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Sustainability (Switzerland)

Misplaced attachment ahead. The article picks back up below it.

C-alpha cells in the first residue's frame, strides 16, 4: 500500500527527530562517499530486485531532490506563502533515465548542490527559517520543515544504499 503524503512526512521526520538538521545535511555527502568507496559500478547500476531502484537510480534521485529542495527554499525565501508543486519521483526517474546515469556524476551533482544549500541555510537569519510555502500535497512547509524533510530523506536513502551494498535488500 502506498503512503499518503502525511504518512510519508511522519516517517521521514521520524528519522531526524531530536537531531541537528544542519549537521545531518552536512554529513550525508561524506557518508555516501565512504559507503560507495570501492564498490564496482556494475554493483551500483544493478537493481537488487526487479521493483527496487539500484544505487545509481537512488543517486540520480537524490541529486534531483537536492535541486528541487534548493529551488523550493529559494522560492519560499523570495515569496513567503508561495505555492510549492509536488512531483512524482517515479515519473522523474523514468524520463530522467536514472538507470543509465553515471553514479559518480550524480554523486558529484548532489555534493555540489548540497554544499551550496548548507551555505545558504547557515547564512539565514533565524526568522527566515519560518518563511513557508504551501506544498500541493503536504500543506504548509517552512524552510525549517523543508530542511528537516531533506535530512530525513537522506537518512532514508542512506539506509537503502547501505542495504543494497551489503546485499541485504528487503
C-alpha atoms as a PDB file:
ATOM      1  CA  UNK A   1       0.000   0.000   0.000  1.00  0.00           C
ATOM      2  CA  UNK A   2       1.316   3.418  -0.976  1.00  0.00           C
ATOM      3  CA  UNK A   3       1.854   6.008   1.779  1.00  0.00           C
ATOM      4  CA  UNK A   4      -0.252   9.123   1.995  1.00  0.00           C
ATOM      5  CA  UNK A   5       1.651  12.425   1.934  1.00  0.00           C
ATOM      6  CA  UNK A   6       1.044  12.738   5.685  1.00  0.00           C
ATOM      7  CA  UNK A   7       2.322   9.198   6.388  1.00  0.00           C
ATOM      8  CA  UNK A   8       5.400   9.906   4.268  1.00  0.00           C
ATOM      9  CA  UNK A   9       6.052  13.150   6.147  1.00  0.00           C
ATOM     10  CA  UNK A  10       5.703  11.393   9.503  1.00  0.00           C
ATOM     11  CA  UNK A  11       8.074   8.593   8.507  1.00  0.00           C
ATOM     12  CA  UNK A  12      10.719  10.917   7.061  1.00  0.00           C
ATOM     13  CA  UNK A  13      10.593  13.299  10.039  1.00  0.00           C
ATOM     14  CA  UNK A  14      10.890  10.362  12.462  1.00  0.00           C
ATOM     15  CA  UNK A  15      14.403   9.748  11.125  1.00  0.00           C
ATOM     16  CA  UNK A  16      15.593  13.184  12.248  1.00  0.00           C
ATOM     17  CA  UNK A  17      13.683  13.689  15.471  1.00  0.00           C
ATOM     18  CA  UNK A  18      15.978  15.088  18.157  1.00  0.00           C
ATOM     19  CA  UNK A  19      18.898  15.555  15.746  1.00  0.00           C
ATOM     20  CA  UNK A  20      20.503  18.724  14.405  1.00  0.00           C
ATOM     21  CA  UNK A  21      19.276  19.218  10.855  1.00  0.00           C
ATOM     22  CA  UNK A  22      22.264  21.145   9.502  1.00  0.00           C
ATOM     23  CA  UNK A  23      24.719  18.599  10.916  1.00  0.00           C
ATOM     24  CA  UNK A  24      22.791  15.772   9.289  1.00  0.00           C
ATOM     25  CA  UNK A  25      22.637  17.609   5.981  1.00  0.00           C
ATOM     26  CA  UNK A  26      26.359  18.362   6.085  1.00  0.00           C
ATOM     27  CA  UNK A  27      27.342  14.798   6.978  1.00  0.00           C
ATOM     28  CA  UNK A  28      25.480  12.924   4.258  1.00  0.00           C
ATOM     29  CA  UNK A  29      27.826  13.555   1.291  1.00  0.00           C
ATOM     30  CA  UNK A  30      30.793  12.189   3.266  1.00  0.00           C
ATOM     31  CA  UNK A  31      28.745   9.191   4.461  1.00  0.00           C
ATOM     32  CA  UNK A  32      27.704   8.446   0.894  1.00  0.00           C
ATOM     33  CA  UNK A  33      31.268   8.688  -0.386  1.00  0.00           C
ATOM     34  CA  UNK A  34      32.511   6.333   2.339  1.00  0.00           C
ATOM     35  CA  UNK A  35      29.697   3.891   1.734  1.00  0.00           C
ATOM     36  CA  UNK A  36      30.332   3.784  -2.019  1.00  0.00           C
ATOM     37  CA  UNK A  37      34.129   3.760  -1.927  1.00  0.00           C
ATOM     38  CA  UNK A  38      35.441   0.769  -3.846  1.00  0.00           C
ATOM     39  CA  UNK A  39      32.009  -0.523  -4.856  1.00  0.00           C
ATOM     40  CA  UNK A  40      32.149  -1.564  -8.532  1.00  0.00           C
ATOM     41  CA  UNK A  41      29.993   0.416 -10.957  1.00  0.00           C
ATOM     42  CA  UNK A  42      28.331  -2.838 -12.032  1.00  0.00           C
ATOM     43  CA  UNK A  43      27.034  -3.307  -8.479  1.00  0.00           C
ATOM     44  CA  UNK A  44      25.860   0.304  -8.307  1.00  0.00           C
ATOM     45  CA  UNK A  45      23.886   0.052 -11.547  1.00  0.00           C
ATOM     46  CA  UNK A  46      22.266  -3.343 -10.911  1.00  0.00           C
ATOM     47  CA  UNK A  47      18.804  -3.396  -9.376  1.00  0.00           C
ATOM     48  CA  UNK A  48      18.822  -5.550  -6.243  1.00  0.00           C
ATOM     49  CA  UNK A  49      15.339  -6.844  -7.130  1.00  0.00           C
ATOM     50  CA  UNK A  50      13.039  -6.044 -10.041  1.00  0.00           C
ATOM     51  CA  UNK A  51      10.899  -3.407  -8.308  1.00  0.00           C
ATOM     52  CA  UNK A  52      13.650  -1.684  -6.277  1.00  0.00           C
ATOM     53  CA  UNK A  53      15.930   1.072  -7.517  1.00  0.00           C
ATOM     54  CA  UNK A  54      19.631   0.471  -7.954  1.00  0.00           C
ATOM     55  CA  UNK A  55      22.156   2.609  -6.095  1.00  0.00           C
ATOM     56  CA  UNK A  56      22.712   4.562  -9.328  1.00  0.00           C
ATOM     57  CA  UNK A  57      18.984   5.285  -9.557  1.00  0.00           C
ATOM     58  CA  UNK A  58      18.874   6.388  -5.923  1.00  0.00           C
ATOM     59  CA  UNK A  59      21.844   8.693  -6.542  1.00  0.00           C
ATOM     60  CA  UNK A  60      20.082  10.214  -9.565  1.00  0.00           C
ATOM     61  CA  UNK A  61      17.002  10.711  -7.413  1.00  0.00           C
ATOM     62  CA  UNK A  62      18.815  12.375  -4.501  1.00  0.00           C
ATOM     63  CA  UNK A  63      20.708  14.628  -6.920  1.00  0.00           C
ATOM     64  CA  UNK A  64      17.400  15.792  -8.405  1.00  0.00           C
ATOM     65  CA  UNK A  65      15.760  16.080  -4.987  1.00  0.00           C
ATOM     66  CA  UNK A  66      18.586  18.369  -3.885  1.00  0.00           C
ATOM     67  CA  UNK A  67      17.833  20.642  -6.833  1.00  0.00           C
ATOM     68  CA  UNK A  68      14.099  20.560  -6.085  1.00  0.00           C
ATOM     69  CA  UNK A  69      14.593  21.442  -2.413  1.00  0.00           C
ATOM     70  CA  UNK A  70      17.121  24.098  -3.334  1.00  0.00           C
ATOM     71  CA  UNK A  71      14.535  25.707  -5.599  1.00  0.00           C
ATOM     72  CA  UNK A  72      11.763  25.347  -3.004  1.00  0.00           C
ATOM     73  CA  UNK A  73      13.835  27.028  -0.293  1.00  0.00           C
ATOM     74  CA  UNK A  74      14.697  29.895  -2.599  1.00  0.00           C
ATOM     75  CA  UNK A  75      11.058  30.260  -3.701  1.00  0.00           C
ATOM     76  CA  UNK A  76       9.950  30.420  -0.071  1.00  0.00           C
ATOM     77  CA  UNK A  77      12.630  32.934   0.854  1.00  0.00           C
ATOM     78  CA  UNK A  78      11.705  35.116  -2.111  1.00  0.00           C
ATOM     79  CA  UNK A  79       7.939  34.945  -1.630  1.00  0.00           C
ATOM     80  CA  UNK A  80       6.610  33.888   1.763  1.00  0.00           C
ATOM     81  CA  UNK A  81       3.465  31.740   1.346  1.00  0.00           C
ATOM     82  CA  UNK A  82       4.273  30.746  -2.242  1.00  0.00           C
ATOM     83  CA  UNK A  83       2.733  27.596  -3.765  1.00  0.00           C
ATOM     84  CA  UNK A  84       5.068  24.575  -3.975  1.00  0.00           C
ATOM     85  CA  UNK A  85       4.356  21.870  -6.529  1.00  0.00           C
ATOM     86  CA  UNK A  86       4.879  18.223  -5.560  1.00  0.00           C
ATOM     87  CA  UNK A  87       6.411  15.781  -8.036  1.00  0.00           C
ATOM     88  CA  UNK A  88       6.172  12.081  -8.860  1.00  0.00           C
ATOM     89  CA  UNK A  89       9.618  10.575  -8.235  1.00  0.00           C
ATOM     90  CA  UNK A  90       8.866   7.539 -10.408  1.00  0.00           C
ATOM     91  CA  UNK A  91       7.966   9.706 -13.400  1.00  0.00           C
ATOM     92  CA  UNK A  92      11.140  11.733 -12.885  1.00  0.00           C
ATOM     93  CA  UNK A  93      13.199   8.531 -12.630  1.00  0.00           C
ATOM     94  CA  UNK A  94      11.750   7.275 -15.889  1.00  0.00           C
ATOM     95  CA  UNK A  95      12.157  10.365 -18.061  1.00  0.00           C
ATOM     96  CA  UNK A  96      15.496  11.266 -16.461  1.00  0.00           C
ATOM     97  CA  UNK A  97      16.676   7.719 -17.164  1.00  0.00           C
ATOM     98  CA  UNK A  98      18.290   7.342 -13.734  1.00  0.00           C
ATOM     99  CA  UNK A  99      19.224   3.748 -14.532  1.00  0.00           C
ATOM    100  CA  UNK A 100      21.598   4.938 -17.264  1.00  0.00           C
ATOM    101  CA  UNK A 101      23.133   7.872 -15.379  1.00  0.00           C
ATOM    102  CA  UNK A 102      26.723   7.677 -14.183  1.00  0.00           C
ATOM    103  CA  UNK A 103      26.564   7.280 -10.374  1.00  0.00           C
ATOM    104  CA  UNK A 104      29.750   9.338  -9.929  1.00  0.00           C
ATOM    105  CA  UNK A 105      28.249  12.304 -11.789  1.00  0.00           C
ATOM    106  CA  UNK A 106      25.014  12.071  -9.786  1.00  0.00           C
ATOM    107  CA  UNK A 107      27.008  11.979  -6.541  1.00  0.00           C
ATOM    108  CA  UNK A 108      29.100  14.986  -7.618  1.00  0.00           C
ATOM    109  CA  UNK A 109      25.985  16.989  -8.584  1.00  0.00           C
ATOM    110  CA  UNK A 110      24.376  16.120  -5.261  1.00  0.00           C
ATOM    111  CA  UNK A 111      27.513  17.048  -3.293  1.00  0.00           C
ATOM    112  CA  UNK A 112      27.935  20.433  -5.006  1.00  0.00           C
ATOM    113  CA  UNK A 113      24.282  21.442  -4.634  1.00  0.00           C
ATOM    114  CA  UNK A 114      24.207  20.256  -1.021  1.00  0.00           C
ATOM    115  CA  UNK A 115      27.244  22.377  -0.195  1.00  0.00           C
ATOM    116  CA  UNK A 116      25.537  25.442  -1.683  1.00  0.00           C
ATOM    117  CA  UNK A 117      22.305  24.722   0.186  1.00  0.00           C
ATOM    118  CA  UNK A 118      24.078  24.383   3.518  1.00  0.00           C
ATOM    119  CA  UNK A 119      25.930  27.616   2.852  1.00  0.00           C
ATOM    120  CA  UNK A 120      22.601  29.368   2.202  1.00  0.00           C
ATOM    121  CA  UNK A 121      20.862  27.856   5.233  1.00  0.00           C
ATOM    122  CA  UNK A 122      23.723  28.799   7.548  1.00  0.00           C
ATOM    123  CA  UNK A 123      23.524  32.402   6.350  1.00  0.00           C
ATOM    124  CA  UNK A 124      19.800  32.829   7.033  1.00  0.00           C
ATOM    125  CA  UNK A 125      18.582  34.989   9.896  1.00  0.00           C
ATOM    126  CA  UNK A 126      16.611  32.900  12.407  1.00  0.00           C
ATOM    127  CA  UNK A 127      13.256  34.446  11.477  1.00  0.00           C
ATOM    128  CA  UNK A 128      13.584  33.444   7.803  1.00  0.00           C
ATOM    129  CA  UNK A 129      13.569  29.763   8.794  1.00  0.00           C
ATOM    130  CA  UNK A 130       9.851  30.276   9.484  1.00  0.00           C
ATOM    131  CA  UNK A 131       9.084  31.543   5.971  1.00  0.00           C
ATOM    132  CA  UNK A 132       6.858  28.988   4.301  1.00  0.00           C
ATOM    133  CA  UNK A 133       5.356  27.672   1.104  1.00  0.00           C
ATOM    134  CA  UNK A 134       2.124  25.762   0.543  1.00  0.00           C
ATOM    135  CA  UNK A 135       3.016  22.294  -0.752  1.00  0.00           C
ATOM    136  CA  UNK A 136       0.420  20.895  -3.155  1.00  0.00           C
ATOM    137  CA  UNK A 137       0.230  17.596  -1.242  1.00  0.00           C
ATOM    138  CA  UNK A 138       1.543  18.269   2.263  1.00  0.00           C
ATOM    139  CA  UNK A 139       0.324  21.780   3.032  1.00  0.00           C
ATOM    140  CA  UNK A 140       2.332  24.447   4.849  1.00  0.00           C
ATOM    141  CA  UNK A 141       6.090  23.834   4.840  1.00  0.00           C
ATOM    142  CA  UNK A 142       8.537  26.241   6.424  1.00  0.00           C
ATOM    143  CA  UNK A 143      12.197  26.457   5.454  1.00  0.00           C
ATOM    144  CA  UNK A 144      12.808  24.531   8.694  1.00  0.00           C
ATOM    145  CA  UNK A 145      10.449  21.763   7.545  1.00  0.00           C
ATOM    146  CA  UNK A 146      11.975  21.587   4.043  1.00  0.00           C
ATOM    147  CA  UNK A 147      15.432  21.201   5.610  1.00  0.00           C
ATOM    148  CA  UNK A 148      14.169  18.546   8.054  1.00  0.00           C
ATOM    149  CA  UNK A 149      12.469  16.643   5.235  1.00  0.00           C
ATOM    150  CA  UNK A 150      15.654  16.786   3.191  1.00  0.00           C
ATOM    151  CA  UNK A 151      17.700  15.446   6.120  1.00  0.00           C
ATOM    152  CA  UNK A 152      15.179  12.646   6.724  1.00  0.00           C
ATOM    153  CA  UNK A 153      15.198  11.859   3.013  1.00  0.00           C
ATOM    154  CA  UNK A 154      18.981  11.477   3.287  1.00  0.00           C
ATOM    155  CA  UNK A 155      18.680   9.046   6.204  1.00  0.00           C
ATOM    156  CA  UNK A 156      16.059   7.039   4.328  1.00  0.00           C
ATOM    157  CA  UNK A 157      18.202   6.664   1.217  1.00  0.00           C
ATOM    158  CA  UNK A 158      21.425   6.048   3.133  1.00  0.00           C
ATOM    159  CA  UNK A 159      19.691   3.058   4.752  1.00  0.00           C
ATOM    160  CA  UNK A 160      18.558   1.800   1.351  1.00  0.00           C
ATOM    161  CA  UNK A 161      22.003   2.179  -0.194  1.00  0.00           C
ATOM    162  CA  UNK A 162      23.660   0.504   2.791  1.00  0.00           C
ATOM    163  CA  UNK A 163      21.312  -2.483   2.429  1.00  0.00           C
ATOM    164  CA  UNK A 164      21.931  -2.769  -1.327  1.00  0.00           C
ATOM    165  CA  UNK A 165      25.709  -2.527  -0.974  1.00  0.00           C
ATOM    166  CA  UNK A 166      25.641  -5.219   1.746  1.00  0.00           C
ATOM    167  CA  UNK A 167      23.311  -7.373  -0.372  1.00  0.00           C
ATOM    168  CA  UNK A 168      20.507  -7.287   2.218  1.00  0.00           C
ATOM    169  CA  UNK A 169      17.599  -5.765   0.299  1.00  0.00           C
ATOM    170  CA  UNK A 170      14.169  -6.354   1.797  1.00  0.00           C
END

Pakistan is facing severe water shortages, so using the available water efficiently is essential for maximizing crop production. This can be achieved through efficient irrigation practices. Field studies were carried out to determine the dynamics of soil water and the efficiency of water utilization for maize grown under five irrigation techniques (flood-irrigated flatbed, furrow-irrigated ridge, furrow-irrigated raised bed, furrow-irrigated raised bed with plastic mulch, and sprinkler-irrigated flatbed). Spring and summer maize was grown for two years. The Irrigation Management System (IManSys) was used to estimate the irrigation requirements, evapotranspiration, and other water balance components for this study’s different experimental treatments based on site-specific crop, soil, and weather parameters. The results showed that the flood irrigation flatbed (FIF) treatment produced the highest evapotranspiration, leaf area index (LAI), and biomass yield compared to other treatments. However, this treatment did not produce the highest grain yield and had the lowest water use efficiency (WUE) and irrigation water use efficiency (WUEi ) compared to the furrow-irrigated raised-bed treatment. The furrow-irrigated raised bed with plastic mulch (FIRBM) treatment improved grain yield, WUE, WUEi, and harvest index compared to the flood irrigation flatbed (FIF) treatment. The results showed a strong correlation between measured and estimated net irrigation requirements and evapotranspiration, with high r2 values (0.93, 0.99, 0.98, and 0.98) for the spring-and summer-sown maize. It was concluded that the FIRBM treatments improved the grain yield, WUE, and WUEi, which ultimately enhanced sustainable crop production. The growing of summer-sown maize in Pakistan has the potential for sustainable maize production under the semiarid and arid climate.

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